Paul Dewald’s memory is a bit fuzzy, but his family likes to remind him about the poker games he played as a child with his grandfather.
Even then, Dewald was eager to push his money in the middle.
“They tell me stories, I barely remember, but I guess when I was younger I played with him and they said I’d always want to bet more than he set the limit at,” Dewald said. “I guess he set the limit at nickels, and I’d want to bet quarters.”
Dewald earned the 2015 WSOP.com Player of the Year award for his online success and also briefly became an internet sensation during last year’s World Series of Poker.
The 32-year-old professional poker player from Littleton, Colorado, will join thousands of other players in the WSOP’s $565 buy-in “Colossus II” No-limit Hold ’em tournament, which begins with Flight A at 10 a.m. Thursday at the Rio Convention Center.
“With my personality, I’m very competitive and I get very into things,” Dewald said. “I want to be the best. But with poker, it’s kind of impossible to be the best because of the luck aspect.”
Dewald worked at Home Depot while he was a student at Northern Colorado, but quit his job in 2005 when he realized he was making more money playing online poker during his lunch breaks.
Dewald has nearly $3 million in career tournament earnings, with most of his winnings coming online. His largest cash was for more than $171,500 when in 2010 he finished second in the PokerStars Sunday Million tournament.
Dewald also experienced two major downswings and said he lost thousands early in his career because of poor bankroll management.
“I’m owed probably like $130,000 I’ll never see,” Dewald said. “Eventually, I figured it out. You can’t be risking all your money or you’re always going to go broke. I guess I learned the hard way.”
Dewald moved to Las Vegas in 2012 and was playing live cash games, but eventually found he had an edge over most people on WSOP.com after it debuted in late 2013.
After reading the criteria for the site’s Player of the Year honor, Dewald started grinding online, playing as many as 24 tables at a time.
“I just pushed the volume higher than anybody else could do and did better in the tournaments than the other people,” Dewald said.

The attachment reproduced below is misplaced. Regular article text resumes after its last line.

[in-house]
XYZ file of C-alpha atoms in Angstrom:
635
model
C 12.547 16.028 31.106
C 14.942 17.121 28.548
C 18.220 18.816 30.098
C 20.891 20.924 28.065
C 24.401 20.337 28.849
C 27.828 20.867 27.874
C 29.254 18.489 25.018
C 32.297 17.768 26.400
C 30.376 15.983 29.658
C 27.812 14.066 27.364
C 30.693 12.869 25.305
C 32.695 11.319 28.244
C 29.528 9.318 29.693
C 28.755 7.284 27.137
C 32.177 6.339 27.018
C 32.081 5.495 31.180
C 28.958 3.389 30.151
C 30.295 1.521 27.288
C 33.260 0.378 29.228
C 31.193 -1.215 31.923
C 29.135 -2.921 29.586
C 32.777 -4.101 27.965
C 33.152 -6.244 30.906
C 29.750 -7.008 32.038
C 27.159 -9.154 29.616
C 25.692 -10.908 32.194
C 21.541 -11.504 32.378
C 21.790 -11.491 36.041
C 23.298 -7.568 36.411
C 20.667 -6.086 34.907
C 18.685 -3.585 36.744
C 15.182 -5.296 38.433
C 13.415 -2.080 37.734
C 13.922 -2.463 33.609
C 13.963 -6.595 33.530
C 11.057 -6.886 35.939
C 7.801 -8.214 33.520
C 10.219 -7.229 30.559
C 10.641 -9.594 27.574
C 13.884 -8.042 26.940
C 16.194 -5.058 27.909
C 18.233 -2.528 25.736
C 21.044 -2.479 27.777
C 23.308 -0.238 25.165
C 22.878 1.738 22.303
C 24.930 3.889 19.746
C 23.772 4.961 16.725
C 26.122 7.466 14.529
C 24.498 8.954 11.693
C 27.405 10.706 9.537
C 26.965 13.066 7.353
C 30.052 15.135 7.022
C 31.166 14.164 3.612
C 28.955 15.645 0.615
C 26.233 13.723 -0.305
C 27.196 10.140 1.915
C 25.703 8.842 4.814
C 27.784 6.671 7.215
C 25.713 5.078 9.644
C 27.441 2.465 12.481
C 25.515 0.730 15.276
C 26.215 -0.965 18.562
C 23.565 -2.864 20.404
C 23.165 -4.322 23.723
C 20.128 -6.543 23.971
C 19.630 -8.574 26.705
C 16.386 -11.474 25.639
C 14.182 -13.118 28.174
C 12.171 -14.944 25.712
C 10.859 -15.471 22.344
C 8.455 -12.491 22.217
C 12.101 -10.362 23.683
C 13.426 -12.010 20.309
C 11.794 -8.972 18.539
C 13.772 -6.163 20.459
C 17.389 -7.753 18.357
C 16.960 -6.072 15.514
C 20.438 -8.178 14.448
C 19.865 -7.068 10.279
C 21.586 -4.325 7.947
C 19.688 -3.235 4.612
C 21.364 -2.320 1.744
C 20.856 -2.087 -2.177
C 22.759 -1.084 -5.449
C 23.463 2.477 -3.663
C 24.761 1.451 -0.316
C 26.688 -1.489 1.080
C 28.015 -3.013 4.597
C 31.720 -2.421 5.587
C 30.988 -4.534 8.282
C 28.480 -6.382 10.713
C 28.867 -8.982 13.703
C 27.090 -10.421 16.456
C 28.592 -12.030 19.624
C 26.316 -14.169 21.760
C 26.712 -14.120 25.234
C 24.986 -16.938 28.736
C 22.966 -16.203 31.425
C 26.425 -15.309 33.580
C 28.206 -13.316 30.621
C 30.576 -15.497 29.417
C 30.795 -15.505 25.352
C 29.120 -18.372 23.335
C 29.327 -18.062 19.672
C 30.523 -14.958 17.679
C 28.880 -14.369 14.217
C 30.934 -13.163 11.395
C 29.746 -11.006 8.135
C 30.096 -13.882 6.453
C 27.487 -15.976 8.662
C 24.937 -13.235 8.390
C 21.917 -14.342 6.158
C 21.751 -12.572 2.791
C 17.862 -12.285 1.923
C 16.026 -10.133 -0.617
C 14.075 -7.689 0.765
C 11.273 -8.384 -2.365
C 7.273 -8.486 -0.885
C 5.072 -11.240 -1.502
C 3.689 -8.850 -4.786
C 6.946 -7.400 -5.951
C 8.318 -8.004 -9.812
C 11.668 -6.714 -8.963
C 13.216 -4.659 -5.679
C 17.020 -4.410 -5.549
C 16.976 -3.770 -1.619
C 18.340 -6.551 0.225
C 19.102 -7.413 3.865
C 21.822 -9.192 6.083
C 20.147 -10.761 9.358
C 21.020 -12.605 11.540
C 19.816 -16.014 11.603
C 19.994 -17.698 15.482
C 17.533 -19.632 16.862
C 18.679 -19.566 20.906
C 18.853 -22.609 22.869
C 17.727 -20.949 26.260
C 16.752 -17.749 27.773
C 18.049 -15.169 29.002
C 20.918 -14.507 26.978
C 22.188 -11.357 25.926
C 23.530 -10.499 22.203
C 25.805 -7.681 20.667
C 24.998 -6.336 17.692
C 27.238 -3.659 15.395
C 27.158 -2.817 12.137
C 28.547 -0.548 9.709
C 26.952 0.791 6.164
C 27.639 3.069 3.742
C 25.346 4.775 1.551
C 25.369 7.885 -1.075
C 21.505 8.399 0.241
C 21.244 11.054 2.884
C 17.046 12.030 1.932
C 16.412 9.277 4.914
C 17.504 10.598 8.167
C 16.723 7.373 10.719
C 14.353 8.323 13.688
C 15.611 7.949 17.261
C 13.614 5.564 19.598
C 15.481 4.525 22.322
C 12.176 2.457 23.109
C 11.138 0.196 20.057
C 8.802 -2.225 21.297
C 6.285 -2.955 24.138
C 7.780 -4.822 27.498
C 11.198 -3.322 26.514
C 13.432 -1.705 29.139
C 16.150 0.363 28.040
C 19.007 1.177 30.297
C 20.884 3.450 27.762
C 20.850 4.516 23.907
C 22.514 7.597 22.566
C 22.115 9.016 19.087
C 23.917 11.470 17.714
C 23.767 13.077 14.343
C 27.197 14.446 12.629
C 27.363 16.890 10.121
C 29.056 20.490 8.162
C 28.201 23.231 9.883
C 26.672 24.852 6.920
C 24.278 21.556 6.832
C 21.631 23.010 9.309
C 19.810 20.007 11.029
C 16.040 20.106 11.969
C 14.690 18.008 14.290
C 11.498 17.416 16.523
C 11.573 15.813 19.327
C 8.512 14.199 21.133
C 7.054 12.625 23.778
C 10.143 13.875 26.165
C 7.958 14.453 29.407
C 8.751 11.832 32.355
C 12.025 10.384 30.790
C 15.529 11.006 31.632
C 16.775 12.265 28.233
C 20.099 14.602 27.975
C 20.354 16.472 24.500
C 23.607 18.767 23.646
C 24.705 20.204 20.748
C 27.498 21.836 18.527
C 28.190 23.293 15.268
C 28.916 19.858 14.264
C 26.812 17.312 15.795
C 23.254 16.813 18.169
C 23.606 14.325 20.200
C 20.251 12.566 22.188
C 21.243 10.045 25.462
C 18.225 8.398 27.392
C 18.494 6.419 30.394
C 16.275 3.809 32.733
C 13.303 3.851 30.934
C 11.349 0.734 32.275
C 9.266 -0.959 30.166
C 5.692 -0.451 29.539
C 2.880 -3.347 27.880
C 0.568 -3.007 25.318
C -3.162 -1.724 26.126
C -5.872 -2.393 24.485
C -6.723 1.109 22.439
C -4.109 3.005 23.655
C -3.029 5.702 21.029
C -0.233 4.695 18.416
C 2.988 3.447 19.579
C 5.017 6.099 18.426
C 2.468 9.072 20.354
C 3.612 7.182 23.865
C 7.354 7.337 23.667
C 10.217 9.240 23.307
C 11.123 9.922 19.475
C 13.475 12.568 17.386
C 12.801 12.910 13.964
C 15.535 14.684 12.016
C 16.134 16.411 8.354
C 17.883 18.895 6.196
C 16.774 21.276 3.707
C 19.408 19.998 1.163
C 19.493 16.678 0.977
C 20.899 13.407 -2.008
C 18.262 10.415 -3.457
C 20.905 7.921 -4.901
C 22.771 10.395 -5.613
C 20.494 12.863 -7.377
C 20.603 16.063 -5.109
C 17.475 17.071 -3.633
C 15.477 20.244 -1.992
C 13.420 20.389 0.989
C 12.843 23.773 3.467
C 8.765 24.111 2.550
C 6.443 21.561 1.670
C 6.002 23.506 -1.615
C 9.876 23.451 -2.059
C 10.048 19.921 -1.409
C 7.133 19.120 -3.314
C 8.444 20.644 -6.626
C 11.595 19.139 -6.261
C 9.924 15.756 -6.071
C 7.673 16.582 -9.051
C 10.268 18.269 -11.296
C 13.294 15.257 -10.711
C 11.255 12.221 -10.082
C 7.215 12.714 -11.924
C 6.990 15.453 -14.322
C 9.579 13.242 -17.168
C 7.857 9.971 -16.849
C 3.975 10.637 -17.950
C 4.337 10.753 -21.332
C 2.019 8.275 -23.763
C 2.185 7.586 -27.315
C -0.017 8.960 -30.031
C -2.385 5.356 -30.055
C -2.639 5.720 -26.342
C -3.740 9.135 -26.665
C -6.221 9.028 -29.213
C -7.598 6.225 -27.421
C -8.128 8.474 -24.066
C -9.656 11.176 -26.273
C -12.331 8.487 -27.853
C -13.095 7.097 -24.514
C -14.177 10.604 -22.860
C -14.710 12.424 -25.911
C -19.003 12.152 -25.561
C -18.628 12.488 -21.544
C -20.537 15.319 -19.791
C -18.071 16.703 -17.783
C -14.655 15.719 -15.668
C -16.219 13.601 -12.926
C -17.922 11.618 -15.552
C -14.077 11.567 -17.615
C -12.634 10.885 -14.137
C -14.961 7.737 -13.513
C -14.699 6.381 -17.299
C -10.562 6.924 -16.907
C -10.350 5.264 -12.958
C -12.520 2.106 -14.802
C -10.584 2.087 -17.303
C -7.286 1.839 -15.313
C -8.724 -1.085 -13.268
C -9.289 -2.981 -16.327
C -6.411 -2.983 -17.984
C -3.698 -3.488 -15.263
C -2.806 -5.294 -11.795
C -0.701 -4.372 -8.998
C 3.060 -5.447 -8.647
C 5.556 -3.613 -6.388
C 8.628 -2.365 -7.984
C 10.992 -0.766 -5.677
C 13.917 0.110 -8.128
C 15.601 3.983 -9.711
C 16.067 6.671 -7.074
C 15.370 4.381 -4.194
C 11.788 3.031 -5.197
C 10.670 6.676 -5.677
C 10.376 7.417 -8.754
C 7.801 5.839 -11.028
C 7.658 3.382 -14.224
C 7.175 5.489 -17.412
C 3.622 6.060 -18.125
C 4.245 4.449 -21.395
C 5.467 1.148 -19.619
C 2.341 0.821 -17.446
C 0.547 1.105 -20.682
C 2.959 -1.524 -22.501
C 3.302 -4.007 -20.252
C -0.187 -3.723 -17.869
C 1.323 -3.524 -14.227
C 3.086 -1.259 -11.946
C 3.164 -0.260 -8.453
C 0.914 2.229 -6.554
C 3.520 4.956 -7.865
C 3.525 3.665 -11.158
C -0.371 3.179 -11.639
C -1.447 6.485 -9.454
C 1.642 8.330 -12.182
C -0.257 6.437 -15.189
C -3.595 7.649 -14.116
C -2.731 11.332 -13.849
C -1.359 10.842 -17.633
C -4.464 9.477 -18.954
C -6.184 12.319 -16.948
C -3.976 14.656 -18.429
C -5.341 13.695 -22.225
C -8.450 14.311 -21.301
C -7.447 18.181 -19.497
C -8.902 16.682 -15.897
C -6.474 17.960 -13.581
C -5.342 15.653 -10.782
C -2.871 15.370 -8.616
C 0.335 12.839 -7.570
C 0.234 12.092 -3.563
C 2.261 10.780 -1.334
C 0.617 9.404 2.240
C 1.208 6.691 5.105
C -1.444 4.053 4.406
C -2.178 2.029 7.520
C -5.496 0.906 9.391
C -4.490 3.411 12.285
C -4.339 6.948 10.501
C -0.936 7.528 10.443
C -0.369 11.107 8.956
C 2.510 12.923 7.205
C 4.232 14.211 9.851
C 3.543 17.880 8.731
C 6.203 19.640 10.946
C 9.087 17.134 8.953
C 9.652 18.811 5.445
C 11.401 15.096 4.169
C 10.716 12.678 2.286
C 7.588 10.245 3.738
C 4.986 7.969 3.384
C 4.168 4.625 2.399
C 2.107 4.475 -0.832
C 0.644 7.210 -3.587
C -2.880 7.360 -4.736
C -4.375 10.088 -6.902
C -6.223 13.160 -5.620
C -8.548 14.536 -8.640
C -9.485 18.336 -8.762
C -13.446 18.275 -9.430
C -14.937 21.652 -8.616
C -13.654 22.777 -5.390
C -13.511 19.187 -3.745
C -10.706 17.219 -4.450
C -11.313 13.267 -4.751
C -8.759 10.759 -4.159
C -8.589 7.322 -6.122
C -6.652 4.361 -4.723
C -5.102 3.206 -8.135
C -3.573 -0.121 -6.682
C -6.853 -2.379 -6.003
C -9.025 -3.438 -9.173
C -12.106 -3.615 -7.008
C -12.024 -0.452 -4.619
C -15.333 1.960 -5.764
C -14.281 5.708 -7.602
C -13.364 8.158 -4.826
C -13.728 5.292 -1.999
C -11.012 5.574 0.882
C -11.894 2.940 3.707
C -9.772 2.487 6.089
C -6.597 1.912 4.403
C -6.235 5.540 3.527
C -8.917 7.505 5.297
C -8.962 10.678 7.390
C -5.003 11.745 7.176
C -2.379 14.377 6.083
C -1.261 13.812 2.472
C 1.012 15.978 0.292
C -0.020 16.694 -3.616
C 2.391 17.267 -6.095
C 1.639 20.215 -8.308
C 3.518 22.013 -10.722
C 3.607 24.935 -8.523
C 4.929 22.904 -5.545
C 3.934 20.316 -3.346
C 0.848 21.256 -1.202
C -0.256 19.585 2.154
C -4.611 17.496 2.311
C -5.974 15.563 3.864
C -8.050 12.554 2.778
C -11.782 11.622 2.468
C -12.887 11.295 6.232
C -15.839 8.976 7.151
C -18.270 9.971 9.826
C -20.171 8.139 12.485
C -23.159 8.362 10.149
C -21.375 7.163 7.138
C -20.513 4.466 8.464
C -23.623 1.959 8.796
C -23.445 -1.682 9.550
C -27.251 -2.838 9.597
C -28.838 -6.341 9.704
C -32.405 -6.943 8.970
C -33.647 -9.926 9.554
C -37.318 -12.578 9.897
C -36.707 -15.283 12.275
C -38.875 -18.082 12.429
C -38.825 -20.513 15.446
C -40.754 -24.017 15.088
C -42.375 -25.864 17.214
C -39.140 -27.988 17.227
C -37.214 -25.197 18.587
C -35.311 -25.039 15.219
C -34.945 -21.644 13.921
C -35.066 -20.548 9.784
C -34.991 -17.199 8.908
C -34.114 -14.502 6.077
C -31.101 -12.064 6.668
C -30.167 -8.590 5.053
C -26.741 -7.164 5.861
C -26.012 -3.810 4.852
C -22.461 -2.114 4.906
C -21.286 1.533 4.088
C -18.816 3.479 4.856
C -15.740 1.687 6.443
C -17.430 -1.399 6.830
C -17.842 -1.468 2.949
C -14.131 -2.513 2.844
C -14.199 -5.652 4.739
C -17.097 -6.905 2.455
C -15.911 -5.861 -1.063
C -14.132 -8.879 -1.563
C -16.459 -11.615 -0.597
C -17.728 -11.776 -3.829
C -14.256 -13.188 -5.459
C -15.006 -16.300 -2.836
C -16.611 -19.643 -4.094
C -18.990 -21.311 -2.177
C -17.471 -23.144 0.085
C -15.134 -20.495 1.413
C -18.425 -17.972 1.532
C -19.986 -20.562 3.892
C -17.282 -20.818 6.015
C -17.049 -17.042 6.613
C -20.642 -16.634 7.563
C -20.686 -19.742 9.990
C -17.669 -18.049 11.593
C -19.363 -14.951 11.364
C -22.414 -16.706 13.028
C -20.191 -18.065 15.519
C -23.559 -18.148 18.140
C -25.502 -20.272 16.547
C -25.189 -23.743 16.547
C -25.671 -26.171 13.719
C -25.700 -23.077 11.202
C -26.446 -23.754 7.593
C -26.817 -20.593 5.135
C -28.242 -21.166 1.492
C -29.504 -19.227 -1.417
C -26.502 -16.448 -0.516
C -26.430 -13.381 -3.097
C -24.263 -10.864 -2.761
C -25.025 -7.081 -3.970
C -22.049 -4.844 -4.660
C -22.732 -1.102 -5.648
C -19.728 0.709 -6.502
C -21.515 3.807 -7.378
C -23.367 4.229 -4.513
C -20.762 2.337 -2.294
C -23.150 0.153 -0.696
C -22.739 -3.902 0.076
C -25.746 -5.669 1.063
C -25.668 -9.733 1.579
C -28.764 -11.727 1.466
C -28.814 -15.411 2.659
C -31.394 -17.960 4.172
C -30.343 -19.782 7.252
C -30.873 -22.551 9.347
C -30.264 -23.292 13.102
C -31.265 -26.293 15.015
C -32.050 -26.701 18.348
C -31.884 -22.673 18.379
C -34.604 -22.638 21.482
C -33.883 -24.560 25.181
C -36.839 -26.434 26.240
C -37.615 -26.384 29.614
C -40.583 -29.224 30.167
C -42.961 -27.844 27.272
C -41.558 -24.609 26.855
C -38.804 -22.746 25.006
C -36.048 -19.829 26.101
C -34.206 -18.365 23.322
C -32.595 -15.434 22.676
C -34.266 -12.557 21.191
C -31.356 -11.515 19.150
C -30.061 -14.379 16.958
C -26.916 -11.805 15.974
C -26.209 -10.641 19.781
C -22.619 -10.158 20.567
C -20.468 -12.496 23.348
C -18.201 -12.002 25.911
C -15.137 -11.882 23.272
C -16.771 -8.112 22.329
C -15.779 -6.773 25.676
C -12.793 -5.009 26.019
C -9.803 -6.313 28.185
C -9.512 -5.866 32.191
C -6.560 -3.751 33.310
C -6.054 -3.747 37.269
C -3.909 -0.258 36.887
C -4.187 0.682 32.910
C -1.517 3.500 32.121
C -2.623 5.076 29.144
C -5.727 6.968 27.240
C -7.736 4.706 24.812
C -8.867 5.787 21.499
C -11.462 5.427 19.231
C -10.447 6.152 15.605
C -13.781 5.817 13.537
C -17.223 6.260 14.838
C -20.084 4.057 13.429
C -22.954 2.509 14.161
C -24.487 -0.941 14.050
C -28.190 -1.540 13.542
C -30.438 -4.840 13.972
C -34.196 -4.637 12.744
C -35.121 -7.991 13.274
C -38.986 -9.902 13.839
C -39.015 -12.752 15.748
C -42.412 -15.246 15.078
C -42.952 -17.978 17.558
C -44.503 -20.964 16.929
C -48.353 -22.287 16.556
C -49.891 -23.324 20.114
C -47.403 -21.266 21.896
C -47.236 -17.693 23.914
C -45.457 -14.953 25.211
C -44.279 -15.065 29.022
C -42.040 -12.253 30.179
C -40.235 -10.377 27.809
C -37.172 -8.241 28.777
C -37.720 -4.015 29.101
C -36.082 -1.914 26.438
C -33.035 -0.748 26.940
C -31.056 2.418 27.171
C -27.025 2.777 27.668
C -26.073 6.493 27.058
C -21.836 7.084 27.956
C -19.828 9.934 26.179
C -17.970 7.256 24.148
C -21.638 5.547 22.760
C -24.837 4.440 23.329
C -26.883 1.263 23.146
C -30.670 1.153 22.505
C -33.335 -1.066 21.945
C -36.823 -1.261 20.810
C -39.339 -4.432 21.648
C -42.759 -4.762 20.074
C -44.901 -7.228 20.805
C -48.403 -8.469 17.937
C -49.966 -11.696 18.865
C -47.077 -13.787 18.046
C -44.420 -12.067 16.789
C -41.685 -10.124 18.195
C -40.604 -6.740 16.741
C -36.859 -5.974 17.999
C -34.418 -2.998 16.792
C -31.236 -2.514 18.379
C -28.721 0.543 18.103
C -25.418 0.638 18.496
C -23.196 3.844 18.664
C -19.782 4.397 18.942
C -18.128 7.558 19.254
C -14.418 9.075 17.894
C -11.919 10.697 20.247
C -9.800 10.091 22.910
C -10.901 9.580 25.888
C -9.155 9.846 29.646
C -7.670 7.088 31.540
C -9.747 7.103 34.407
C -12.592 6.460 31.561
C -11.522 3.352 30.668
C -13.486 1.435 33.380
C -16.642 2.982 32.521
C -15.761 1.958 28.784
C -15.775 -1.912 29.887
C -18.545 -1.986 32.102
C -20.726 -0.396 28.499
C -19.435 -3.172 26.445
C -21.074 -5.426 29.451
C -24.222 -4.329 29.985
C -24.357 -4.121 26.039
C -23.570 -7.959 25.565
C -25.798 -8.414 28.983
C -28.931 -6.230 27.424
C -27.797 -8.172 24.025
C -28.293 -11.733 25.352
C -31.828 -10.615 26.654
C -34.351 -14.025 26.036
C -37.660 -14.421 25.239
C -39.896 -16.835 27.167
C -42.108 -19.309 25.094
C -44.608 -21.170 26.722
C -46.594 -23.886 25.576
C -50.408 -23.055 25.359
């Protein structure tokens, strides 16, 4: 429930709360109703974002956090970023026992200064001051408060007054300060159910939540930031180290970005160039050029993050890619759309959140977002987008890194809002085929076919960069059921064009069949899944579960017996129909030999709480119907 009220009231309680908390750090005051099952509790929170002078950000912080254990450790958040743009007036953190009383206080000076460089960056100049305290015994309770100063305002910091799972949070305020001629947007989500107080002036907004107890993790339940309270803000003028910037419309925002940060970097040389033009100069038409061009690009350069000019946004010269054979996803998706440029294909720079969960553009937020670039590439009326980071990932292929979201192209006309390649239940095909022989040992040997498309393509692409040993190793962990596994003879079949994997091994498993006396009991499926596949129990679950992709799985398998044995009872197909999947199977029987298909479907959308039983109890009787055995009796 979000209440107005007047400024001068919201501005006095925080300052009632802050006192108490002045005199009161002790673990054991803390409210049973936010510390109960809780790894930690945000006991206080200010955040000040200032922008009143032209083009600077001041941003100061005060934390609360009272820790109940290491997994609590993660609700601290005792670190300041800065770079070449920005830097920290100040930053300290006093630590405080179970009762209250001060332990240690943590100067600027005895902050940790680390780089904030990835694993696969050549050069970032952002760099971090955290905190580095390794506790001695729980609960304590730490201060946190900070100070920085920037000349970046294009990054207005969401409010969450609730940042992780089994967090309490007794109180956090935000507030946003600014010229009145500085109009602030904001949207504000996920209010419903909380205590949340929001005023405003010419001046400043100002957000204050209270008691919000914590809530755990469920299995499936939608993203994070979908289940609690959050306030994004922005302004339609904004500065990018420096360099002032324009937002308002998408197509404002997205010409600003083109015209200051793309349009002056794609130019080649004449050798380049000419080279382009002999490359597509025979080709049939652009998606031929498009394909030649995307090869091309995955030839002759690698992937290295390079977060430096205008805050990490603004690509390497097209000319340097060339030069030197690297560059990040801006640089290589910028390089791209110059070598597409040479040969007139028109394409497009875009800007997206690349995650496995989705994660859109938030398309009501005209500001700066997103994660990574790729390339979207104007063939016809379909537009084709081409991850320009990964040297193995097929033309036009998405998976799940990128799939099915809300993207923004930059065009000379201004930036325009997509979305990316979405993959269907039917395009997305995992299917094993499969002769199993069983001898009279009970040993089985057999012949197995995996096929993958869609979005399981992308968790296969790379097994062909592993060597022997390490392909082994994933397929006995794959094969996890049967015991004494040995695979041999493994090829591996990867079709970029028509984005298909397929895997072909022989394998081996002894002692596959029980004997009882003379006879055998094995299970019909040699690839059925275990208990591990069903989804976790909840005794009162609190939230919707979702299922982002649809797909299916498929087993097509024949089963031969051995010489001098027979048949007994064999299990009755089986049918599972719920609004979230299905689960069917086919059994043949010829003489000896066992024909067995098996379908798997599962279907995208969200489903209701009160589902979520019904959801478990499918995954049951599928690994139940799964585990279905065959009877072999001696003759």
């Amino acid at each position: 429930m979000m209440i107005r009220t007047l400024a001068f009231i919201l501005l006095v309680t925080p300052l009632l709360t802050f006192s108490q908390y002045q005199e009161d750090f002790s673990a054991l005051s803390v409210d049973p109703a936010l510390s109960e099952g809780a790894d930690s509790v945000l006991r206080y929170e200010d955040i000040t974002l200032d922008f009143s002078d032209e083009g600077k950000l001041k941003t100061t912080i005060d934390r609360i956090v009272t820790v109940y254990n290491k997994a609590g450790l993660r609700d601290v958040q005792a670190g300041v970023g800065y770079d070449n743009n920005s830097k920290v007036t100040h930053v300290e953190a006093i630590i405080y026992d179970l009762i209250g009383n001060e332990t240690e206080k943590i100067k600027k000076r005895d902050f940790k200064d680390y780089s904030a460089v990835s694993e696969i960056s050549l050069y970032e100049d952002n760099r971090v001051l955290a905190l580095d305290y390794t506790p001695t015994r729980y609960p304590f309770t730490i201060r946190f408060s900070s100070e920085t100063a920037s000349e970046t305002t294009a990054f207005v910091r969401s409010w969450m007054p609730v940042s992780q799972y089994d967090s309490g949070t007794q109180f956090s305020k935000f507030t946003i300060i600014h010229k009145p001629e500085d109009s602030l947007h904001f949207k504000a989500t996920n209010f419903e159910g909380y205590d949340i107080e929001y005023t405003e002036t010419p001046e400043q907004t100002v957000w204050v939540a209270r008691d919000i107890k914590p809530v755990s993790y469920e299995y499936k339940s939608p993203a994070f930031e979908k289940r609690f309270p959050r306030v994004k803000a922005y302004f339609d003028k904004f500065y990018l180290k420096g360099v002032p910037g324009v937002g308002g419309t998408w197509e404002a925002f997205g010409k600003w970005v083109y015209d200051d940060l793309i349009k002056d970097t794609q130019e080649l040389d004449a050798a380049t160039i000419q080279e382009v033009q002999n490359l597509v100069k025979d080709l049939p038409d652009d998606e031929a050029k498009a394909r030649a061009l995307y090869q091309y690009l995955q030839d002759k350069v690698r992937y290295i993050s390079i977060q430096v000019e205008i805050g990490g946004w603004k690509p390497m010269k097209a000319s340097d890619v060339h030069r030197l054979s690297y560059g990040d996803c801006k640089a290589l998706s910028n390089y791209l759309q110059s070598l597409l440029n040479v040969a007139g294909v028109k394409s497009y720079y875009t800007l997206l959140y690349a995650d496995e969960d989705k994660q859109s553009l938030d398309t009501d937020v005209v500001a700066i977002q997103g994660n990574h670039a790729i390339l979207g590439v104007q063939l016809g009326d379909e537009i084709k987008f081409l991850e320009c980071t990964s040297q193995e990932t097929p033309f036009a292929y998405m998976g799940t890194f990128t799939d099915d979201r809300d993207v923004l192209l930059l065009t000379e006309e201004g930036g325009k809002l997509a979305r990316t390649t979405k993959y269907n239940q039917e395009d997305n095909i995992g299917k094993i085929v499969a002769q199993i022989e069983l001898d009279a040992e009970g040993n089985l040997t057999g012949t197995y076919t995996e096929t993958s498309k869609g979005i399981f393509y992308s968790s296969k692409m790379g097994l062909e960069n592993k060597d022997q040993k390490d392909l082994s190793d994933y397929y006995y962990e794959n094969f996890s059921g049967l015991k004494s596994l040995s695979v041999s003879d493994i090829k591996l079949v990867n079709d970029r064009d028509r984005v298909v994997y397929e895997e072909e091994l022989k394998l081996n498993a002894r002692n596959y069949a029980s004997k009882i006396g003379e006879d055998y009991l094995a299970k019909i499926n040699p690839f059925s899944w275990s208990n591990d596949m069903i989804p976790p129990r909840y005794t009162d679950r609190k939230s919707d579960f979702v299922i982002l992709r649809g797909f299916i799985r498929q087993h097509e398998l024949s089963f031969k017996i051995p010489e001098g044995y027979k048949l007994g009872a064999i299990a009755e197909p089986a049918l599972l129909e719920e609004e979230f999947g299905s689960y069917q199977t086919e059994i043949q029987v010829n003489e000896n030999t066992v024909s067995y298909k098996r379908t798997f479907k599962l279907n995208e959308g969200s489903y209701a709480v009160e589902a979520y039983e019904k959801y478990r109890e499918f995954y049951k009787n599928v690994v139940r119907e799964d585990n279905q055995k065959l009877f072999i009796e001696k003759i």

Dewald currently splits his time between live cash games and streaming his tournament play online at Twitch. Dewald has a growing following on the live-streaming video platform owned by Amazon, though the real star is his alert dog, Jax, a Siberian husky trained to notify the Type 1 diabetic when his blood sugar is low.
“I haven’t made any money doing it, but I will say, it does make it so you have a team of people supporting you,” Dewald said. “I feel like for me, it also has elevated my own game, because I’m forced to now talk about my thought process and why I’m doing the things that I’m doing.”
Dewald did not finish in the money during the WSOP’s inaugural “Colossus” event, which was the largest live poker tournament in history with 22,374 entrants.
Entering the “Colossus II,” he has five lifetime WSOP cashes for a little more than $23,000. That includes a 54th-place finish in last year’s $1,500 buy-in No-limit Hold ’em Shootout.
During the opening roundof that tournament, Dewald played a heads-up match in a black hoodie that zipped completely over his head. A picture of Dewald’s Deadpool-meets-scuba-diver look spread across social media before he said WSOP tournament director Jack Effel asked him to lower the zipper.
WSOP rules prohibit players from concealing their face when playing, according to spokesperson Seth Palansky. But Dewald hopes to bring back the hoodie this summer for a special occasion.
“If I make a final table, it should be pretty easy for them to identify me, right?” Dewald said. “So, I’m thinking if they can identify me at a final table, can I try it again?
“It is just to kind of push the rules a little bit. I like to have fun when I’m playing.”
Contact reporter David Schoen at firstname.lastname@example.org or 702-387-5203. Follow him on Twitter: @DavidSchoenLVRJ
World Series of Poker
WHAT: $565 buy-in “Colossus II” No-limit Hold ’em tournament
WHEN: Thursday through Tuesday
WHERE: Rio Convention Center
ONLINE: www.WSOP.com (final-table stream Tuesday)
ADMISSION: Free (21 or older)